UC Health Interventional Radiologist Finds, Removes Decade-Old Medical Device which Migrated to Patient’s Lung

By Rosie Ecker

Nicole Land, UC Health employee and mom of four, was about to turn 40 on Jan. 30, 2019. Weeks before her birthday, she made a promise to herself she was going to live life to the fullest. She created a bucket list of 40 things she was going to accomplish in her 40th year.

On Jan. 17, 2019, a new item landed on Nicole’s bucket list that she hadn’t planned for: overcoming a health problem.

Nicole Land works in both Psychiatry Emergency Services, or PES, and the Mobile Crisis team as a social worker. In January, Nicole went to the emergency room at University of Cincinnati Medical Center as a patient herself.

In 2008, Nicole was in a severe car accident that left her immobile for an extended period of time, which caused a blood clot in her leg. To solve this problem, a physician at a different health system placed an IVC (inferior vena cava) filter in a large vein to catch the blood clot and stop it from moving up to her heart and lungs. Once the blood clot is no longer a risk, a physician removes the IVC filter.

Nicole’s problem began when physicians didn’t remove the IVC filter when it was no longer needed.

More than a decade later, Nicole was short of breath, had an elevated heart rate and felt foggy. When she went over to UC Medical Center and received several tests, Bradley Abraham, MD, UC Health radiology resident, along with Kalpesh Panchal, MD, UC Health emergency radiologist and assistant professor of radiology at the UC College of Medicine, saw in her scans that this IVC filter was not only still inside of her, but that parts of it had broken off and were now lodged into her left lung.

Seetharam Chadalavada, MD, UC Health interventional radiologist, assistant professor of radiology at the UC College of Medicine and vice chair of Radiology–Informatics, received Nicole as his patient.

“Nicole’s clinical story is so intriguing that I had to map out her entire clinical situation from 2008 to 2019. She was someone who couldn’t do her job when I first met her,” Dr. Chadalavada said.

Quickly after her initial visit at UC Medical Center’s Emergency Department, Nicole had her first procedure to retrieve the IVC filter. This procedure was successful, but because of her bucket list, the second procedure to remove broken fragments of the filter would have to wait due to an impending trip to Iceland.

“I had just started living my life, and I couldn’t have this get in the way of my trip I had been planning for months,” Nicole said.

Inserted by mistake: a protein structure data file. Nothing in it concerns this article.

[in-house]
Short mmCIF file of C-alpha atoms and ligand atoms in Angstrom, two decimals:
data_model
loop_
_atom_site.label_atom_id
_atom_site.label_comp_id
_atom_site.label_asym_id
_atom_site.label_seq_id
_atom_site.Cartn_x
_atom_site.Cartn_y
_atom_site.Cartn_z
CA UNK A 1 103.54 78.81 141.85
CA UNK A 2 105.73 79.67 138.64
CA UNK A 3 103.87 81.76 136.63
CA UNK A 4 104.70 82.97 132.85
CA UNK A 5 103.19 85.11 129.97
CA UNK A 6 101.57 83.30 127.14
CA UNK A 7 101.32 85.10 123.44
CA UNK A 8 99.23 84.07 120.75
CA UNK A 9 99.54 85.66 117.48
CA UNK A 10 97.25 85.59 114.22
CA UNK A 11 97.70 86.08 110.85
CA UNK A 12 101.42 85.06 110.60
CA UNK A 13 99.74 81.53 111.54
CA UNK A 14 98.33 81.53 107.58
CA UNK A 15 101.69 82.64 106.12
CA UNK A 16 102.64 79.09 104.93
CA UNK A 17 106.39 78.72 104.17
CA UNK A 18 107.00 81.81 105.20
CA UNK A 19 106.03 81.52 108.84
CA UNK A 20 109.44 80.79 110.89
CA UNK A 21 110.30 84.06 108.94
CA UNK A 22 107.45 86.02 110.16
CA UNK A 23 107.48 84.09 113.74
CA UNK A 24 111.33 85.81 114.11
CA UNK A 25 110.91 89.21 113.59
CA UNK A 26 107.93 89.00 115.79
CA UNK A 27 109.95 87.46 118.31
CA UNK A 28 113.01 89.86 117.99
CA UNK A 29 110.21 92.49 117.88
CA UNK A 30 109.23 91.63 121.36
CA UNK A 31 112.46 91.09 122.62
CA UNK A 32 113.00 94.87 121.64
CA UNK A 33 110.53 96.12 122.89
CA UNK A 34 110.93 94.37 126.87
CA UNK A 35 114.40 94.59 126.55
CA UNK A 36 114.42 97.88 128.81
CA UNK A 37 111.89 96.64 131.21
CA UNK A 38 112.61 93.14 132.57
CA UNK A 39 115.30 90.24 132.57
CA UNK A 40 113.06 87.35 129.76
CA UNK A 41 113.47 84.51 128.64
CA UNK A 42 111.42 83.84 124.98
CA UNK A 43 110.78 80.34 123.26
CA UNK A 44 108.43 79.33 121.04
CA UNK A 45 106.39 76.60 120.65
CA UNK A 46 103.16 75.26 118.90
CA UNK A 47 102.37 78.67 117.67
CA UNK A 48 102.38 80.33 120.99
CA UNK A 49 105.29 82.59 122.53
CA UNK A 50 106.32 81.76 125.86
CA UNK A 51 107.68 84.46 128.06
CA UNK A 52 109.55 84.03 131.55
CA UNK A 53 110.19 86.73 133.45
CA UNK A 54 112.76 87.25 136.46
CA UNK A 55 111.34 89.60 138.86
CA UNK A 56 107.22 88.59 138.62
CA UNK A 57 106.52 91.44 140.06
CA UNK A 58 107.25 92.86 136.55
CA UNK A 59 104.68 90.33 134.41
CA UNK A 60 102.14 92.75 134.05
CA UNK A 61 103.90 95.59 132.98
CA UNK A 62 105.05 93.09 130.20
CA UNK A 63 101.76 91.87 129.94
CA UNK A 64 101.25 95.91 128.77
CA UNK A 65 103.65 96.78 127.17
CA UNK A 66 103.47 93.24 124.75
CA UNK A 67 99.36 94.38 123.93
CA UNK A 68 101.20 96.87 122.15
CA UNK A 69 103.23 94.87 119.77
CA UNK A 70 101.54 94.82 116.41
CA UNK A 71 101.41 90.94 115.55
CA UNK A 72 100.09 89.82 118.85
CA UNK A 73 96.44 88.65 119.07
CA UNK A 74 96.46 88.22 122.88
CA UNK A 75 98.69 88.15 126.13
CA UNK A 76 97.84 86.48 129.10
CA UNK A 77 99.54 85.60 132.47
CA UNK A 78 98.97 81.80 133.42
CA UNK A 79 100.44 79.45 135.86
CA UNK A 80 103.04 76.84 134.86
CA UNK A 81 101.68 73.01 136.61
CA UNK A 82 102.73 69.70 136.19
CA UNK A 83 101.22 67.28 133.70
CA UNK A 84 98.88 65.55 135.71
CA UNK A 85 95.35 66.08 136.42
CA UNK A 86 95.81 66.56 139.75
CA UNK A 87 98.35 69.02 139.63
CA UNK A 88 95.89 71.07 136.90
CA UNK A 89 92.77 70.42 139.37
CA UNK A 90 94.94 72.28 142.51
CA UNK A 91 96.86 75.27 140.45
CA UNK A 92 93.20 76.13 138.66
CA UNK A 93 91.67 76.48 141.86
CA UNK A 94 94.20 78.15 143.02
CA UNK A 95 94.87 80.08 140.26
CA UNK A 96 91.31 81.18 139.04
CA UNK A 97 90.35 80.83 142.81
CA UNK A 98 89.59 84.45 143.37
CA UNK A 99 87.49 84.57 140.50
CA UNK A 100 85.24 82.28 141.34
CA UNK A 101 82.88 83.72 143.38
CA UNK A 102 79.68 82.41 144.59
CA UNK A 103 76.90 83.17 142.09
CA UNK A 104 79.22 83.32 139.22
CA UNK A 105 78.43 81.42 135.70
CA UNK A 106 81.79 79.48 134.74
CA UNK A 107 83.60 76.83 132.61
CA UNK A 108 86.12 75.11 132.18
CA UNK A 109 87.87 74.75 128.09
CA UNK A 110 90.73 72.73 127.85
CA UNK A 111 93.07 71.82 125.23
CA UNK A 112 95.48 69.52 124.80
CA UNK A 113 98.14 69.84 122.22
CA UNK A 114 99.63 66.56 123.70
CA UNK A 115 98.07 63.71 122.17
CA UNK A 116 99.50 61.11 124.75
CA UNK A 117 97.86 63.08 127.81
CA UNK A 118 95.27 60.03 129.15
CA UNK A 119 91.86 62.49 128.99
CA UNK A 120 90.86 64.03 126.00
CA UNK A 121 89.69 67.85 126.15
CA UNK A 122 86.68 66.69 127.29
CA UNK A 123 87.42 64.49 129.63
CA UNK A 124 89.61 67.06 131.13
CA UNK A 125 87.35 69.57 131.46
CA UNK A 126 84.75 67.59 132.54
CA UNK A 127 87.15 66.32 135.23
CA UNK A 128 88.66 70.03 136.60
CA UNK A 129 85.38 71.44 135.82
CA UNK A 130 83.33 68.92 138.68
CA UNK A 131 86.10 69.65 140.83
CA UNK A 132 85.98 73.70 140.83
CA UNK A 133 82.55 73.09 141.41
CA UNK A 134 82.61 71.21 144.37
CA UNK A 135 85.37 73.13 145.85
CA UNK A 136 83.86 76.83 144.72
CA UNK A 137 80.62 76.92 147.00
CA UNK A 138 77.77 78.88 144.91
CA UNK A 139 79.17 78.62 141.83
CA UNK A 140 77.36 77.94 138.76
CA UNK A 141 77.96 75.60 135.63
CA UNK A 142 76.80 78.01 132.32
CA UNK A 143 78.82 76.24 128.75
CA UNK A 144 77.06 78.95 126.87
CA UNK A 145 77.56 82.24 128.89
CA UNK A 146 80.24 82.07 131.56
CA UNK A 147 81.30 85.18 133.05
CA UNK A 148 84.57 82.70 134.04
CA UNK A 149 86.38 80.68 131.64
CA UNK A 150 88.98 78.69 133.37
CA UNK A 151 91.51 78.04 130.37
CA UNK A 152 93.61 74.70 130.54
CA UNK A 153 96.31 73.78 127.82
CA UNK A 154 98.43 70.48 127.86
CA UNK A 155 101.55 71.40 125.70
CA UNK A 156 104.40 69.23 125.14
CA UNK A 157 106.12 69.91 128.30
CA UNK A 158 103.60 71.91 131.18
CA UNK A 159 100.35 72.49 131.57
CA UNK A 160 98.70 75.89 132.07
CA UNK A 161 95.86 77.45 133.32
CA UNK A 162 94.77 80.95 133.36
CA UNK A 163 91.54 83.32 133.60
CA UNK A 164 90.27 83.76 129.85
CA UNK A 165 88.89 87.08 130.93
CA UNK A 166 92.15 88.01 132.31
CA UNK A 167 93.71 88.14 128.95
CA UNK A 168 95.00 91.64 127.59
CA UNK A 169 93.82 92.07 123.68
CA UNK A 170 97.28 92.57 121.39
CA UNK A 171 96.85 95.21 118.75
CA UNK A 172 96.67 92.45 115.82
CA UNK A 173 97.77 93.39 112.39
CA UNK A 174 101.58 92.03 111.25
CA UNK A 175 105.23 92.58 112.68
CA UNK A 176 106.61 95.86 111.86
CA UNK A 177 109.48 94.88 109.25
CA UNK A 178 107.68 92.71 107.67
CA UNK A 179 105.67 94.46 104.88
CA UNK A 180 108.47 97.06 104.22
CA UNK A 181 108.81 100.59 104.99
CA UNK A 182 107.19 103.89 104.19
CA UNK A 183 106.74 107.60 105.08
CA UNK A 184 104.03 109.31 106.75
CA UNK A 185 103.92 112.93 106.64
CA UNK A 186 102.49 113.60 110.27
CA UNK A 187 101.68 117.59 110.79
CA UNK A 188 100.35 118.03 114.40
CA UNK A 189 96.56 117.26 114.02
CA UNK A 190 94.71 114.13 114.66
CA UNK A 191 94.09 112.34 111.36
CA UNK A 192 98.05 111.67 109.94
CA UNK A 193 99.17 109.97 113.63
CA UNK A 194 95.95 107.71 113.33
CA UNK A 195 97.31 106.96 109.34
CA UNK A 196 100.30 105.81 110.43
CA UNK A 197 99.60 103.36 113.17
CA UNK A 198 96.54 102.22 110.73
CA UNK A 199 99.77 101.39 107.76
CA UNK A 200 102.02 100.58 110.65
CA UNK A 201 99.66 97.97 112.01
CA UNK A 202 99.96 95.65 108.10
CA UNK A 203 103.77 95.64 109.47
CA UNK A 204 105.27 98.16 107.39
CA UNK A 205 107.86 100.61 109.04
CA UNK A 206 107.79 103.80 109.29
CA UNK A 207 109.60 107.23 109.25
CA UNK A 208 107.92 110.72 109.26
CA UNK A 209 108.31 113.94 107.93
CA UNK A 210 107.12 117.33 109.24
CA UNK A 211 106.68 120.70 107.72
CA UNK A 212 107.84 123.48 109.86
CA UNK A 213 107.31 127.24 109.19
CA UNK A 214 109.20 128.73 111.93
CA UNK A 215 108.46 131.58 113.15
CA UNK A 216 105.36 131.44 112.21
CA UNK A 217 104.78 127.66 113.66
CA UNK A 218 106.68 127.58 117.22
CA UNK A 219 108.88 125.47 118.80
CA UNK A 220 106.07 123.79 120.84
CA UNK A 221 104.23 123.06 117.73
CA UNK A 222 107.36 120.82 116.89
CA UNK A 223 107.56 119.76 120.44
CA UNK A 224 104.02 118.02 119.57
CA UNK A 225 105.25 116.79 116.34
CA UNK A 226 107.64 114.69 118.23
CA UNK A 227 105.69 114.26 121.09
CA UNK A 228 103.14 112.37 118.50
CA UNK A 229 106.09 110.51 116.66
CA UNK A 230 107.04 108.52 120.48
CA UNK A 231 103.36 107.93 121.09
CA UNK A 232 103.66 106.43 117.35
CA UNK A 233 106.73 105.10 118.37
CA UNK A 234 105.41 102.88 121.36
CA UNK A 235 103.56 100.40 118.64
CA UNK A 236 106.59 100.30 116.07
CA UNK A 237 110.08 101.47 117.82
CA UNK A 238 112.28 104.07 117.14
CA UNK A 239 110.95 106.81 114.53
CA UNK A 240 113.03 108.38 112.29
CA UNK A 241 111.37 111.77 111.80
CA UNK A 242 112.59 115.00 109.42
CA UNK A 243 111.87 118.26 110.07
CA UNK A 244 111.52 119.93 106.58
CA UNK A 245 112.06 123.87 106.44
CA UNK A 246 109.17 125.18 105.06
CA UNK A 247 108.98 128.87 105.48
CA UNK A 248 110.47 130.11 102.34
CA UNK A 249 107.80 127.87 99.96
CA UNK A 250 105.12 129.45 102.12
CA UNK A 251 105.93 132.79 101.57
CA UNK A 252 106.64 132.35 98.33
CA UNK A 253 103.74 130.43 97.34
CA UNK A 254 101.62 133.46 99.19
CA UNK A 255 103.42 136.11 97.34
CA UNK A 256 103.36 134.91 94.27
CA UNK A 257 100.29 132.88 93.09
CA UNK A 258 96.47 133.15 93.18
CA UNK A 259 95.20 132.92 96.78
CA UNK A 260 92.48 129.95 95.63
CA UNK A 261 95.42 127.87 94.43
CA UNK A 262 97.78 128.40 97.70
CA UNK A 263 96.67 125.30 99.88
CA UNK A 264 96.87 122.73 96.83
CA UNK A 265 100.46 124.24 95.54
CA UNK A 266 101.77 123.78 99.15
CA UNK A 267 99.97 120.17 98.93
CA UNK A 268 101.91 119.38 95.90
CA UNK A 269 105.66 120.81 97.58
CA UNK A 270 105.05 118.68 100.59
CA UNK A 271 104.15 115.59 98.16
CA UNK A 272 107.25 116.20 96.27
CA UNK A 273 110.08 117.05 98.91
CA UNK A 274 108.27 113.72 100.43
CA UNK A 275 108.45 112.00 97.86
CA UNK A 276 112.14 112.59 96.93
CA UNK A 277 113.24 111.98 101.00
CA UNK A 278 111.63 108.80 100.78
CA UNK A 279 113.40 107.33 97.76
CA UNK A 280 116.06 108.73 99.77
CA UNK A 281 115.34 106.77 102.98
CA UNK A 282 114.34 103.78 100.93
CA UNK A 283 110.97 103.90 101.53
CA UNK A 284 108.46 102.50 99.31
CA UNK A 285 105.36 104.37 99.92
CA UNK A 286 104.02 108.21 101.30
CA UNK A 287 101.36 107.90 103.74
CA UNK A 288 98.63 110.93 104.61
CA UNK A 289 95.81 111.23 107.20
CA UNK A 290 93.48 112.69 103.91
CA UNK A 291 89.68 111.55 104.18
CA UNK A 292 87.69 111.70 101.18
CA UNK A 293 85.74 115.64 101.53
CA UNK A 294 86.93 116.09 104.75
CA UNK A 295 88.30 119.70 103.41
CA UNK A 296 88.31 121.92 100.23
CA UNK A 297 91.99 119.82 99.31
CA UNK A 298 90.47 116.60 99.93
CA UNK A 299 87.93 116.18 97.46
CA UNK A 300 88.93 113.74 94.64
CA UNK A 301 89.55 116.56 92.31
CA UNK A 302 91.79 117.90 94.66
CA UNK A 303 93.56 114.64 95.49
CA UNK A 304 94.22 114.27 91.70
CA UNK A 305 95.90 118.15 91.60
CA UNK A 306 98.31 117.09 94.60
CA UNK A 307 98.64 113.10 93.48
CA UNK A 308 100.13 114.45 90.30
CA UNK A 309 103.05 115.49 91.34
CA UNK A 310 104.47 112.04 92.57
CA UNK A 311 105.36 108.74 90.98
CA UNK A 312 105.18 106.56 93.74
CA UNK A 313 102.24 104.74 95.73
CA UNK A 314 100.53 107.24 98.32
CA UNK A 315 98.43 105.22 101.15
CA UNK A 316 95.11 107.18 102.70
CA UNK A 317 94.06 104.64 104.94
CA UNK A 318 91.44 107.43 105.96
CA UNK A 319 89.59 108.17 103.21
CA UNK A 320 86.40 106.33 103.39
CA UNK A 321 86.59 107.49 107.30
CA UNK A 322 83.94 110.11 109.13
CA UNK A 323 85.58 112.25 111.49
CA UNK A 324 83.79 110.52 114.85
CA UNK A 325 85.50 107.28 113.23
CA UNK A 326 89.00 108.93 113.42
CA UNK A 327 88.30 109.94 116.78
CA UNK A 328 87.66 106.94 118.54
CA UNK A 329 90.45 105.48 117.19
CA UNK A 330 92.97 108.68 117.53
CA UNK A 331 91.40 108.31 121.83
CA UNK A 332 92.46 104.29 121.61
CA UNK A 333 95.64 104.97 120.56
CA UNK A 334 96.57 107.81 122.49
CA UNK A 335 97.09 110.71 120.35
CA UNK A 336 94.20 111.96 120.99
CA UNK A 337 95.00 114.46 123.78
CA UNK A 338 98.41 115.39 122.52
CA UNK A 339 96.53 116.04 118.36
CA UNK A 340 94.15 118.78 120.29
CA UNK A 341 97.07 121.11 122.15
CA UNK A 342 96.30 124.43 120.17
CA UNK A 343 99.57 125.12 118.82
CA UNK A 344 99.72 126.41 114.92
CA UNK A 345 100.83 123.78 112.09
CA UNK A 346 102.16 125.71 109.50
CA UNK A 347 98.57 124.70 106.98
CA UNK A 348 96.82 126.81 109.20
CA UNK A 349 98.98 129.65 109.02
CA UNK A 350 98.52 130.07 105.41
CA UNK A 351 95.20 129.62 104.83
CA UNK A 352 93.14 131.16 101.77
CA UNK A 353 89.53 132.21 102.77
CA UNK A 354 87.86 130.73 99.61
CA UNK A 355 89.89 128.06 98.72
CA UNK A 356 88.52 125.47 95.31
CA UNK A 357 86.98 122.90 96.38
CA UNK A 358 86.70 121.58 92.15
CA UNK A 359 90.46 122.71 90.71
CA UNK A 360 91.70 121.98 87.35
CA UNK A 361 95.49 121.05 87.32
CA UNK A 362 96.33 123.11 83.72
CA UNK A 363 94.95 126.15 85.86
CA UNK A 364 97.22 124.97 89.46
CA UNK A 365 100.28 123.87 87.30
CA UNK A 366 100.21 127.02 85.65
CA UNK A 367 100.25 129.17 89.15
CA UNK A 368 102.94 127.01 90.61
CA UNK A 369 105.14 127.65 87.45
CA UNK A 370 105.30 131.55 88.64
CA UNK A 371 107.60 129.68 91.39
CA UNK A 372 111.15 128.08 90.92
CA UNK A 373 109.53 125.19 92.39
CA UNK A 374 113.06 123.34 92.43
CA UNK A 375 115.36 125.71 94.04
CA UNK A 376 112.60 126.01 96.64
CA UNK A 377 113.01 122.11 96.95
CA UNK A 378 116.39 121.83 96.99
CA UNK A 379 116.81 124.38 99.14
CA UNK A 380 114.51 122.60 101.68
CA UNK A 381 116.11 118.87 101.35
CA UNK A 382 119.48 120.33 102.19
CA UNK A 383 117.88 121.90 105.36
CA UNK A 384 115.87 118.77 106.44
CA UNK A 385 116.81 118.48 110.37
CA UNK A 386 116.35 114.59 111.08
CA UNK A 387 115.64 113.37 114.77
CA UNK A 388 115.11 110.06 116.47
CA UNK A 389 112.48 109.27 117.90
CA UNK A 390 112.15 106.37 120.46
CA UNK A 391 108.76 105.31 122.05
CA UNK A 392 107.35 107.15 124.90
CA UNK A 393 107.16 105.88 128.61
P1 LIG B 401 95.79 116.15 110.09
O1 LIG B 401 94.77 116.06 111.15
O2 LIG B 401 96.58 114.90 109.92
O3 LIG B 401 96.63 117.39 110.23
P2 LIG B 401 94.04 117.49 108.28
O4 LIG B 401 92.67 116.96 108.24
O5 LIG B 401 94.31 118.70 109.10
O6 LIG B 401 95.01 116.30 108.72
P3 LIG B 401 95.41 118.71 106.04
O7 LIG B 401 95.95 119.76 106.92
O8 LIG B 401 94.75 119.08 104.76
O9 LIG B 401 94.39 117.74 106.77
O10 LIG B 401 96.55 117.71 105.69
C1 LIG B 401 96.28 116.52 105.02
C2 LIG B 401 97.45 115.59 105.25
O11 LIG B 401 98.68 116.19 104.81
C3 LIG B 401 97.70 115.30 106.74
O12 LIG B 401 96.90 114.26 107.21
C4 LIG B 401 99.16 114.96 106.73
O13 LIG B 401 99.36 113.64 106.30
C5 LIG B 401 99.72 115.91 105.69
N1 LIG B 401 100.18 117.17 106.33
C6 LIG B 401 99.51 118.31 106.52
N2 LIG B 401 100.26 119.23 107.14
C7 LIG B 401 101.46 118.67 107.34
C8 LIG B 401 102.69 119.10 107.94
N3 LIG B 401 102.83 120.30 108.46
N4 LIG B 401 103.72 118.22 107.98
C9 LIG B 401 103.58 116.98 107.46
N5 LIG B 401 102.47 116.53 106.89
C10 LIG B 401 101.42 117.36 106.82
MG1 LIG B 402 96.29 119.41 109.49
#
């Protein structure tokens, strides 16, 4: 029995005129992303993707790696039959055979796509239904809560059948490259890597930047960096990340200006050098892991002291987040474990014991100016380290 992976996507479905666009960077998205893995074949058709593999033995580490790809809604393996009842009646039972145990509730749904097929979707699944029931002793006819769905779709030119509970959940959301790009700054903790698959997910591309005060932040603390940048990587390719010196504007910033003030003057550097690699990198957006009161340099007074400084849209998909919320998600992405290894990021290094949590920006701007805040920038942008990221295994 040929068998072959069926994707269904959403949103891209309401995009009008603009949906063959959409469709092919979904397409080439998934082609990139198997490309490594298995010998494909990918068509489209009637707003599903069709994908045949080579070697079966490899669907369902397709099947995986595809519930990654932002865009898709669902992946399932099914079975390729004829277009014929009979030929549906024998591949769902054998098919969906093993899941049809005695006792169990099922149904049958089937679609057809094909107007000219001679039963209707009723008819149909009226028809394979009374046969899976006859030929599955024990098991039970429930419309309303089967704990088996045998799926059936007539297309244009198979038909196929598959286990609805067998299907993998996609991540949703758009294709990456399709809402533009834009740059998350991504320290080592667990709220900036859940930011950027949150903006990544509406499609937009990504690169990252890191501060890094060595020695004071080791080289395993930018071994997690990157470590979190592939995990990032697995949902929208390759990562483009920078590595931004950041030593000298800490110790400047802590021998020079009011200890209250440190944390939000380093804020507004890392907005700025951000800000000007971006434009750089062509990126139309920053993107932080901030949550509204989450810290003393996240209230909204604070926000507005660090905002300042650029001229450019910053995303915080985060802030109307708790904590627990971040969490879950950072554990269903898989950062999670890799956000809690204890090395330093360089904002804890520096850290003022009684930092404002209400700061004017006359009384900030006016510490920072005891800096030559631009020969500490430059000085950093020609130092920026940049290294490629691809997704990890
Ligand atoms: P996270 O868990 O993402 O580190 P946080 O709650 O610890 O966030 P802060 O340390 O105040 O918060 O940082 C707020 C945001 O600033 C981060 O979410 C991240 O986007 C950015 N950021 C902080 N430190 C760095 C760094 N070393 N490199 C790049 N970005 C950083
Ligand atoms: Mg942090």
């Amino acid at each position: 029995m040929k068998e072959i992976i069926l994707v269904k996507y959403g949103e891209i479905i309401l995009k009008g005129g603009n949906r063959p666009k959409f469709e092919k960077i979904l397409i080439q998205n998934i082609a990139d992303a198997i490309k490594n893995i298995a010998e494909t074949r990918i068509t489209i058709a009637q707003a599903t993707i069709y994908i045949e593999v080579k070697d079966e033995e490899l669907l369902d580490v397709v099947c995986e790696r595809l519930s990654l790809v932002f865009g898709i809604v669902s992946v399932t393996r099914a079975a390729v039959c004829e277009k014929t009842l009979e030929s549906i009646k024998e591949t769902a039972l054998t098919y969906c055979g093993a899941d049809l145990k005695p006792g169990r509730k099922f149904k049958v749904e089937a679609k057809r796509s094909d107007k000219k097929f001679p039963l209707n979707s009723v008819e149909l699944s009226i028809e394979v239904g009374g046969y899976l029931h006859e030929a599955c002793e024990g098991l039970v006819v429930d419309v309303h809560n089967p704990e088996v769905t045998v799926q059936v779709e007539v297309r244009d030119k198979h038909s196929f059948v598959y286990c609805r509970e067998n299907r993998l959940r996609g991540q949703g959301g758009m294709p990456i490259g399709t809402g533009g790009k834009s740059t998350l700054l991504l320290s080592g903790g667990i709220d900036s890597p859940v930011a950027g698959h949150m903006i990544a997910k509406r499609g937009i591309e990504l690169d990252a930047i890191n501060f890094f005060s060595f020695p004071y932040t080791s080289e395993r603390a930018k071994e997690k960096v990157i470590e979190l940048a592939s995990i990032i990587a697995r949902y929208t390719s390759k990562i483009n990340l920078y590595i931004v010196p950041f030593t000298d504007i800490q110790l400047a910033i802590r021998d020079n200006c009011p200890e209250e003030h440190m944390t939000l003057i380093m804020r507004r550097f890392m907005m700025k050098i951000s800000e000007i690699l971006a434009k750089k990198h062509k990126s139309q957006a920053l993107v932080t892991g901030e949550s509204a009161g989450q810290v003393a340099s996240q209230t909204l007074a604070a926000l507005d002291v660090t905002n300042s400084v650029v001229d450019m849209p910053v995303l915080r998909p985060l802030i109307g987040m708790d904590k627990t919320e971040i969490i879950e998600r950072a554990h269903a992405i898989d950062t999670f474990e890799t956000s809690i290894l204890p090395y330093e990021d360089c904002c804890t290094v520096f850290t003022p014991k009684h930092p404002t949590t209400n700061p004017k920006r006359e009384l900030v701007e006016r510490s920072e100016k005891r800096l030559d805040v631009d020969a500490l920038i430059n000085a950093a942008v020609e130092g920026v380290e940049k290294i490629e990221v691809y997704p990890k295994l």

Within the week of her return, Nicole received her second procedure from Dr. Chadalavada, but the case proved more complex than anticipated. The rest of the broken IVC filter wouldn’t budge.

Dr. Chadalavada brainstormed with the rest of the Interventional Radiology team to create a game plan for Nicole’s care in the weeks following the second procedure. Nicole was still dealing with symptoms related to broken fragments in her lungs, such as sharp pain in her side and a pulmonary embolism—a blood clot that prevents the exchange of oxygen between lungs and blood.

As Nicole recovered from the pulmonary embolism, Dr. Chadalavada had ordered specialized equipment to retrieve the IVC filter fragments once and for all. In May 2019, Nicole was finally IVC-filter- and broken-parts-free.

Interventional radiologists are trained in minimally invasive procedures that are guided by imaging, such as ultrasounds or CT scans. A number of UC Health’s interventional radiologists specialize in IVC filter removal and brought these procedurals skills to Greater Cincinnati from advanced training programs. Dr. Chadalavada is specially trained in this area and studied Nicole’s case at length to solve her case. She is grateful to Dr. Chadalavada and even more grateful to UC Health as a whole.

Now, feeling better than ever, Nicole has signed up to be a certified accelerated freefall (AAF) sky diver. The morning after she shared her story, Nicole skydived for the 11th time since July 2019.

If you would like to make an appointment with UC Health Interventional Radiology, please call 513-585-UCIR (8247).

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